Hybrid topological materials comprising e.g. of 3D topological insulators (TIs) and ultra thin magnetic layers (ML) promise highly efficient spin to charge conversion due the perfect spin momentum locking of the 2D helical surface states. Consequently these materials are of high relevance for the spintronics community. The topologically protected surfaces states forming at the interface between the TI and a topologically trivial magnetic material (metallic or insulating) are protected from direct backscattering by time reversal symmetry. When a pure spin current is injected from the magnetic material e.g. by spin pumping, it is expected to be efficiently converted into a charge current. Ultimately, highly efficient switching of the magnetization is expected to be realized in hybrid ML/TI nanostructures excited by short electrical current pulses.

We design and fabricate hybrid ML/TI systems using molecular beam epitaxy and investigate spin momentum locking using spin pumping based techniques.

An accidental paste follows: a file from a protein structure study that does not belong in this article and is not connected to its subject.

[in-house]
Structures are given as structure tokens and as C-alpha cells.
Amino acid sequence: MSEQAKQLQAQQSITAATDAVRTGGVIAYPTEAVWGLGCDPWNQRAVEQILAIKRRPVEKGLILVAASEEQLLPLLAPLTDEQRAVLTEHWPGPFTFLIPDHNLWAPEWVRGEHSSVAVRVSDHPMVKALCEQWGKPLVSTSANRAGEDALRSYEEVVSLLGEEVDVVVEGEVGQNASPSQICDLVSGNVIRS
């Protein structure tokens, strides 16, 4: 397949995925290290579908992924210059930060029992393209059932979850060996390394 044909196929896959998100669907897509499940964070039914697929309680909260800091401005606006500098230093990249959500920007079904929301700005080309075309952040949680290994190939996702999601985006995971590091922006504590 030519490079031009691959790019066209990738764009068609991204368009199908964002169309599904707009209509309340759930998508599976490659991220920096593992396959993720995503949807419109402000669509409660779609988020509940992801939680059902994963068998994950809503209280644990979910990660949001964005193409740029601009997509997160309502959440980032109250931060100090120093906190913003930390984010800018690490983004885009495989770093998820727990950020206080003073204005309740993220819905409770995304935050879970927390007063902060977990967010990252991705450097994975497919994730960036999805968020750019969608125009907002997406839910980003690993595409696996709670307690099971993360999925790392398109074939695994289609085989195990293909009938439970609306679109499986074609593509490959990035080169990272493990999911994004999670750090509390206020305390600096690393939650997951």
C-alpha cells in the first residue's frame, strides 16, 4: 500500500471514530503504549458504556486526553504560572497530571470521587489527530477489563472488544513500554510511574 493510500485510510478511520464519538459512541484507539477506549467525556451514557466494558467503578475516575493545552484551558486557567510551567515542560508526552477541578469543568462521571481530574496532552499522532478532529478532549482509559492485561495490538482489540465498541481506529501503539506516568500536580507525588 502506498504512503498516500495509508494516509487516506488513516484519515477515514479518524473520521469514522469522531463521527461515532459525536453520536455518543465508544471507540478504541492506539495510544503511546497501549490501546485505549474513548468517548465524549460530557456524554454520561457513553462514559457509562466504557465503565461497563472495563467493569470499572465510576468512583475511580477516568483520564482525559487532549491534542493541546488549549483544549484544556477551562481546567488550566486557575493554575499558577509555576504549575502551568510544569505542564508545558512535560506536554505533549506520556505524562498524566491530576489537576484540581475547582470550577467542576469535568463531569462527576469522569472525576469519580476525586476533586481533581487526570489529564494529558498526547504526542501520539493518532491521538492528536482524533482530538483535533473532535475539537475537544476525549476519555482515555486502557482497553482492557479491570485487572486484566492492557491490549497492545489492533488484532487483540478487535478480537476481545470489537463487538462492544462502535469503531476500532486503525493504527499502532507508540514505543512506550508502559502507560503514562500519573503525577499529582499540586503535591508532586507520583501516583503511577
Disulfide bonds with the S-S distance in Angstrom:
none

A second class of topological materials we are interested in are complex skyrmion hosting magnetic materials. Prominent examples are the B20 Silicides FexCo1-xSi and MnSi or the insulating material Cu2OSeO3. In these materials we investigate the decay processes of the topologically protected skyrmion tubes as well as magnon transport.


Selected publications

  • Entropy-limited topological protection of skyrmions, Science Advances 3, e1701704 (2017).
  • Time resolved measurements of the switching trajectory of Pt/Co elements induced by spin-orbit torques, Physics Review Letters 118, 257201 (2017).
  • Dynamical Defects in Rotating Magnetic Skyrmion Lattices, Physics Review Letters 118, 207205 (2017).
  • Snell’s Law for Spin Waves, Physics Review Letters 117, 037204 (2016).